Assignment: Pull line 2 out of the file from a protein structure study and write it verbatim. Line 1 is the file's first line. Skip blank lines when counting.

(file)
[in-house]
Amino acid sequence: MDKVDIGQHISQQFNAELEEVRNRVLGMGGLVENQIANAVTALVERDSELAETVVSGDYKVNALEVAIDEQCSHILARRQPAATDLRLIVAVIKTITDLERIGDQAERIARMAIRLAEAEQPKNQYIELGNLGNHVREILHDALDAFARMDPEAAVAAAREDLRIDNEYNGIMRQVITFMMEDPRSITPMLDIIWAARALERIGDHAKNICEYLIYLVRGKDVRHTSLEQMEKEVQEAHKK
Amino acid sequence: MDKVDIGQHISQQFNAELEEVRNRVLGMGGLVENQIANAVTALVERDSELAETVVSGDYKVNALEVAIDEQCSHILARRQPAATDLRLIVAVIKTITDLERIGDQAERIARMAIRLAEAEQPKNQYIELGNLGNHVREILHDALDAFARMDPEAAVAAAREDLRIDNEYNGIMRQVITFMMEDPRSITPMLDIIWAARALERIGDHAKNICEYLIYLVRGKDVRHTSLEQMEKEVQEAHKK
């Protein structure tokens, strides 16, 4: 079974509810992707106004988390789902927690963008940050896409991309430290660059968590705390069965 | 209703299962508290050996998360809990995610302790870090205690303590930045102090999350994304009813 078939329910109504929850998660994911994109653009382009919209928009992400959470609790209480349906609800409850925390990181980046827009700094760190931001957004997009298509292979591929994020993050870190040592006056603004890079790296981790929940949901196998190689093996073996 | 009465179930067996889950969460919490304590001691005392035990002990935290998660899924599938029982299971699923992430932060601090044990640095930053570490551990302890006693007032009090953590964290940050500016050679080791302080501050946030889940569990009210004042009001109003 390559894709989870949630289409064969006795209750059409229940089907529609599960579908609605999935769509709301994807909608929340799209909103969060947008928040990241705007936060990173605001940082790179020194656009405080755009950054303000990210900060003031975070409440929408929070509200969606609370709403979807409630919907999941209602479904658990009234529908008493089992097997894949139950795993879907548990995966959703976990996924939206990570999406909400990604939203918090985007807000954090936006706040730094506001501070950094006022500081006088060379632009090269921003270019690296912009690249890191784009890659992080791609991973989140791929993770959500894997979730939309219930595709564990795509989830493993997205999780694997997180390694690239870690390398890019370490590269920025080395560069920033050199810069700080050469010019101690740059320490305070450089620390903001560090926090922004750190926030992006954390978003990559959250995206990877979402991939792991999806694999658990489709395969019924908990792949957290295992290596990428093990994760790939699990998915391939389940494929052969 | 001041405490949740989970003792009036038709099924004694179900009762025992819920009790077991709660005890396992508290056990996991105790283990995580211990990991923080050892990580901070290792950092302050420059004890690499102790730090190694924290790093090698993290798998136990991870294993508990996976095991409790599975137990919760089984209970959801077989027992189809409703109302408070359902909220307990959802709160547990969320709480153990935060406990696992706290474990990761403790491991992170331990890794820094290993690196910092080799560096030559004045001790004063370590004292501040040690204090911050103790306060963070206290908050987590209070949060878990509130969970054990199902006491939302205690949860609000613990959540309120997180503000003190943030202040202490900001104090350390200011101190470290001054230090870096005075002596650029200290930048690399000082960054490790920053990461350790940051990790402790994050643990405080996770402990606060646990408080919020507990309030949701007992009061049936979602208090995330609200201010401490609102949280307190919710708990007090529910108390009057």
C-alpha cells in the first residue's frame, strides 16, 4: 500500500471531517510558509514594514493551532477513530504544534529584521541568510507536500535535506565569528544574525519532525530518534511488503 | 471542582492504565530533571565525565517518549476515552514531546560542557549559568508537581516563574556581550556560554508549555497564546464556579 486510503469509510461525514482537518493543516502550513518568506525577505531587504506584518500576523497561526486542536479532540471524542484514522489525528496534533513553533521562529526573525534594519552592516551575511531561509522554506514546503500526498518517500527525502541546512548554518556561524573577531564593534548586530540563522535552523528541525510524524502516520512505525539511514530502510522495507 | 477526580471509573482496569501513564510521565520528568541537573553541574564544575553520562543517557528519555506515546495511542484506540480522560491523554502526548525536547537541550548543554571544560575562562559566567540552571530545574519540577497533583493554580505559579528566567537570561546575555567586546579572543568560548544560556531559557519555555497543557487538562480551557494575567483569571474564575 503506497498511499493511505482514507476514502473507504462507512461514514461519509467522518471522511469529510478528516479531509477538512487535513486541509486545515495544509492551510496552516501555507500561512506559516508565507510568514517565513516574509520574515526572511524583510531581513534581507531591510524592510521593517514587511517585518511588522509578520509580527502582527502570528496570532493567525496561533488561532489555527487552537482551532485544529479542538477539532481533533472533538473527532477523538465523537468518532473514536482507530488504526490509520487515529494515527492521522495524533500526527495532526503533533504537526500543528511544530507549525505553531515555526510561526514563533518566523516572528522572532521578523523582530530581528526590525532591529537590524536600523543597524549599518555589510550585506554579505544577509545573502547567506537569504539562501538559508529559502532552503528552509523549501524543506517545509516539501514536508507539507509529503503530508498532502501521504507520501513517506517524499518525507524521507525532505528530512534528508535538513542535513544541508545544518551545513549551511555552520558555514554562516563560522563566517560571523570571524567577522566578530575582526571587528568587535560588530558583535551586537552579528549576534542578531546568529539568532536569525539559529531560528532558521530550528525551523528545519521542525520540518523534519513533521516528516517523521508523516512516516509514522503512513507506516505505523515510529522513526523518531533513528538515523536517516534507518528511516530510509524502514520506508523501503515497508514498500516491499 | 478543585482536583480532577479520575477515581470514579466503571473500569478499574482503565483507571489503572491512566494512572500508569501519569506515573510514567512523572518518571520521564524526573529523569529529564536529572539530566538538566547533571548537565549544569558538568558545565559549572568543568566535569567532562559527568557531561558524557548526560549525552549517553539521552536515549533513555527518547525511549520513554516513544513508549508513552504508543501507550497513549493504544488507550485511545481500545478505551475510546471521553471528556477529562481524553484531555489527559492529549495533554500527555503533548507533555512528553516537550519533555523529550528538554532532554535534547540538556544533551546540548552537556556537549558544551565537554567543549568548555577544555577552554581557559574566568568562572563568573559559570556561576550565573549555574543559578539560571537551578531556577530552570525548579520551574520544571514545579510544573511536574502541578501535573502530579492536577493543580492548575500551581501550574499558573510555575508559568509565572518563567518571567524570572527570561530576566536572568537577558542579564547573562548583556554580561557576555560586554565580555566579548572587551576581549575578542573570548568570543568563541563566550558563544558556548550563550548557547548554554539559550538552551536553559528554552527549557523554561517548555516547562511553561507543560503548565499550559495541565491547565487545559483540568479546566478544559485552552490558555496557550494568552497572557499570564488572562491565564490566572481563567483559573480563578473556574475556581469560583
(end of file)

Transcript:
Amino acid sequence: MDKVDIGQHISQQFNAELEEVRNRVLGMGGLVENQIANAVTALVERDSELAETVVSGDYKVNALEVAIDEQCSHILARRQPAATDLRLIVAVIKTITDLERIGDQAERIARMAIRLAEAEQPKNQYIELGNLGNHVREILHDALDAFARMDPEAAVAAAREDLRIDNEYNGIMRQVITFMMEDPRSITPMLDIIWAARALERIGDHAKNICEYLIYLVRGKDVRHTSLEQMEKEVQEAHKK